AUGUSTA — The Maine Senate gave preliminary approval to a bill that would allow terminally ill patients to obtain life-ending drugs, voting 19-16 Thursday after lawmakers on both sides of the issue shared emotional, personal stories.

The vote came two days after the so-called “Death with Dignity” bill passed the much larger Maine House by just four votes. The controversial bill faces additional votes, and Democratic Gov Janet Mills has yet to take a position on the issue.

But if the measure is enacted, Maine would join seven other states plus the District of Columbia in approving some type of assisted suicide law.

“Sometimes the best form of compassionate care is care that which, in those very real instances, preserves autonomy and dignity,” said Sen. Ned Claxton, D-Auburn, a retired physician.

The bill under consideration, L.D. 1313, would allow terminally ill adults with less than six months of life expectancy to request a prescription for a lethal dose of medication. The individual would have to make the request verbally twice and once in writing as well as have the physical capability to take the medication on his or her own.

Additionally, physicians would need to affirm that the patient is not suffering from depression or any other psychological disorder that could impair the person’s judgment. Physicians would not be obligated to write prescriptions for lethal doses of drugs, but the bill would legally insulate doctors who do by creating an “affirmative defense” against charges of murder or assisting in suicide.


But opponents cited religious objections to what they view as state-sanctioned suicide and warned that some ill individuals – but particularly elderly Mainers – could feel pressured to end their lives to spare their loved ones the expense or burden of caring for them.

“We may not hear of the abuses, but the abuses will be there – silently taking place in the form of guilt-induced suicide,” said Sen. Stacey Guerin, R-Glenburn.

The 19-16 vote divided both parties with several exceptions. Three Democrats joined most Republicans in opposing the bill, while one Republican joined the other 18 Democrats in supporting the measure.

The bill now heads back to the House, where its final disposition is still up in the air. Eleven lawmakers were either absent or excused on Tuesday when the measure gained initial approval by just four votes in the 151-seat chamber.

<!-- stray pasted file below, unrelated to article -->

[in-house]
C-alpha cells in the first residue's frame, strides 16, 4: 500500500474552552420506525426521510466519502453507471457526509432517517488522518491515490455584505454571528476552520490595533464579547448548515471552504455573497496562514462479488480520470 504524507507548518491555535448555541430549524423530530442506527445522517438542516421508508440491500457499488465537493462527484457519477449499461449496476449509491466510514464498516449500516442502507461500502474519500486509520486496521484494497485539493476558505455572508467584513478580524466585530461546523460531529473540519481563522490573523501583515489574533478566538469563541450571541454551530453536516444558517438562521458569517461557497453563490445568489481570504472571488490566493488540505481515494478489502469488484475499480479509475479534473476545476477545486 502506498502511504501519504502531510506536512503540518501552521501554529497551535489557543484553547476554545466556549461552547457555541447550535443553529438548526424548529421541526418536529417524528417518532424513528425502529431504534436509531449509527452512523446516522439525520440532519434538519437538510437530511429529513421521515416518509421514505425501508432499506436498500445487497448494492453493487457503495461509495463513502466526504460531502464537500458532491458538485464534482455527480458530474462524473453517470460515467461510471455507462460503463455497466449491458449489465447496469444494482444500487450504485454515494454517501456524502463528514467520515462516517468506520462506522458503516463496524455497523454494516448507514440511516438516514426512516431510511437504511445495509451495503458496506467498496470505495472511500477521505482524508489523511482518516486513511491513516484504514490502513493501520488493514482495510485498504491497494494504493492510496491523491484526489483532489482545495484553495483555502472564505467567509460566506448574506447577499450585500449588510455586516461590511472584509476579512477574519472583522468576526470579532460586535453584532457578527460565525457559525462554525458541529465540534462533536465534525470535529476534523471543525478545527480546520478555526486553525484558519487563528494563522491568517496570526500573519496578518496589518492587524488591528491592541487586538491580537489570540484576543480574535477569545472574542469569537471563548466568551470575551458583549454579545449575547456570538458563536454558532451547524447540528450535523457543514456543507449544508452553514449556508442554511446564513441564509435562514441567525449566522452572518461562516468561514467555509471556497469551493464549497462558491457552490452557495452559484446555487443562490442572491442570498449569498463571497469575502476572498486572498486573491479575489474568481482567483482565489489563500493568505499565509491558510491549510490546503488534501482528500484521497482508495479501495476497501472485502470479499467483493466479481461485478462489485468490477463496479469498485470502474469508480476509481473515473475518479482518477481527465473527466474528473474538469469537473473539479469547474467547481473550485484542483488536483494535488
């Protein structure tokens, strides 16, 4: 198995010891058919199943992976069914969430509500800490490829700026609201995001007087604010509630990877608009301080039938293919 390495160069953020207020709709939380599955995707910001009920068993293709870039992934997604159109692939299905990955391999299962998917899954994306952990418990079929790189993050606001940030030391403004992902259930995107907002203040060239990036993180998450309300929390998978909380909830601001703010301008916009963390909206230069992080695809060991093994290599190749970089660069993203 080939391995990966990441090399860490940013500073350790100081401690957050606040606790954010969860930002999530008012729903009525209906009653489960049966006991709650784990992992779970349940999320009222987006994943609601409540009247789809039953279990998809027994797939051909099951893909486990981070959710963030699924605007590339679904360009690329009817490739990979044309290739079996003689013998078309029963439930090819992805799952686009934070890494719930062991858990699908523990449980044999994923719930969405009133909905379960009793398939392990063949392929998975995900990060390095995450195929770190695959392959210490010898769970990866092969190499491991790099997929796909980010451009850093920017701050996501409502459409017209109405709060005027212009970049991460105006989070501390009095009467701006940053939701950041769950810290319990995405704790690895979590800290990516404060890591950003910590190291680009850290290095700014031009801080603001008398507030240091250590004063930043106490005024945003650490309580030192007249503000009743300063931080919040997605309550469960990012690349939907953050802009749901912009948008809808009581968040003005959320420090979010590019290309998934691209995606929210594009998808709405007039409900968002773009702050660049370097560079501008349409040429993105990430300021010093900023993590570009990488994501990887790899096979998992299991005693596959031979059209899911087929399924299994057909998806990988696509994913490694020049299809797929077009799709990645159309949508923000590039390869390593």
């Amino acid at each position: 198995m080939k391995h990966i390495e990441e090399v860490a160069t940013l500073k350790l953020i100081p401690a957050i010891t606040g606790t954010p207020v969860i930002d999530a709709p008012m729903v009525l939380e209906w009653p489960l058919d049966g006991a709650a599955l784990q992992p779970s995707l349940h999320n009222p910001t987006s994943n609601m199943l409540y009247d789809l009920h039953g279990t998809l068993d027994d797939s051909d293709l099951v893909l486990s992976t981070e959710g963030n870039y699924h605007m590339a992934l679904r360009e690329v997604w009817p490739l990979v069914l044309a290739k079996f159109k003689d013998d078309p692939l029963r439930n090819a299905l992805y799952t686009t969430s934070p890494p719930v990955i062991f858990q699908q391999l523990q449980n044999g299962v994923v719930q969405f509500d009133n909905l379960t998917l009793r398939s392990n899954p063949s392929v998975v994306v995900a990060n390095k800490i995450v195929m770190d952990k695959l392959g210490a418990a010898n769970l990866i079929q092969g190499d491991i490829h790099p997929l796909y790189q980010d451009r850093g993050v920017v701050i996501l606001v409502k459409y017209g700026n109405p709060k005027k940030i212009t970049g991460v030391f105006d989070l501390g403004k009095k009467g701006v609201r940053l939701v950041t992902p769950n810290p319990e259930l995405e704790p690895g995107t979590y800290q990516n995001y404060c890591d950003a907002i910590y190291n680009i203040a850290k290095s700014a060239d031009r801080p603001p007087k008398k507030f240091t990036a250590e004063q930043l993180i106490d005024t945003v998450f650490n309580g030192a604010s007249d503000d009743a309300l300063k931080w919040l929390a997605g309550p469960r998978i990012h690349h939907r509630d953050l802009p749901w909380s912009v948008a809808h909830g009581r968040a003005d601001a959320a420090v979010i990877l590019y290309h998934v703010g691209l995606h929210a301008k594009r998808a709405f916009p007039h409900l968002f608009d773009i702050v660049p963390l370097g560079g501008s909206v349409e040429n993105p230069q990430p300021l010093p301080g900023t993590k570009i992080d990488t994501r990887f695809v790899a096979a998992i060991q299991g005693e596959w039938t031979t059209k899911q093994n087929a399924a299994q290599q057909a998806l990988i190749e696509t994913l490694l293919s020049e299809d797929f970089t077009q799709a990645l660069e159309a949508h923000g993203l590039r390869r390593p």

Oregon was the first state to pass an assisted suicide law in 1994 via a ballot initiative. Since then, Oregon has been joined by Washington, California, Colorado, Hawaii, Vermont, New Jersey and the District of Columbia in allowing terminally ill patients to request medications to end their lives.

Maine lawmakers have rejected several medication-assisted suicide proposals in the past on a bipartisan basis, most recently in 2017 when the bill failed in the House on an 85-61 vote. But last Tuesday’s vote suggests that supporters could be gaining momentum. And supporters of the issue have been working to gather the signatures for a “Death with Dignity Act” ballot measure if the Legislature does not act.


The lone Republican senator to vote in support of the bill on Thursday, Sen. Marianne Moore of Calais, said states with assisted suicide laws have 40 years of combined experience showing that the laws work “as intended with no evidence of abuse, undue influence or coercion.”

Like many senators on both sides, Moore couched her position in deeply personal arguments based on her family’s experiences as well as her work with cancer patients as a care coordinator.

Moore recalled watching her father and a close friend endure slow and painful deaths when she knows both would have likely preferred the option offered in the bill. In another instance, Moore shared her experiences as a care coordinator for an 82-year-old man with Stage IV lung cancer.

The man confided to her that he was ready to give up rather than go through more exhausting tests and treatment, but she acted as the dutiful “cheerleader.”

“On the day he was scheduled for another breathing treatment, he drove himself to a back road about five miles from his home and shot himself,” Moore said. “I truly believe that had the death with dignity opportunity been available, his death would have been peaceful, surrounded by loved ones instead of dying alone on the side of a road.”

But opponents said terminal prognoses are not always correct and that some patients miraculously recover from seemingly incurable diseases. Others cited their own painful experiences to support their votes against the bill.


Sen. Lisa Keim, R-Dixfield, said “some of the most memorable, incredible moments” with her late father came during the final stages of his recent health battle.

“Those moments are incredible,” Keim said. “They are precious and they will stay with me for the rest of my life, the words that he spoke to me. So there is value at the last six months and there is value at the last few minutes.”

One lawmaker, Democratic Sen. Bill Diamond of Windham, acknowledged that he voted during the last legislative session to support a “death with dignity” law but will oppose it this year. The reason, Diamond said, was that he felt in retrospect that “it was not something that I had the authority to do.”

But Sen. Brownie Carson, D-Harpswell, said he would support the bill because “if I need it, when I need it, I wish to be able to make that choice for myself and for my family.”

The bill now goes back to the House for enactment.

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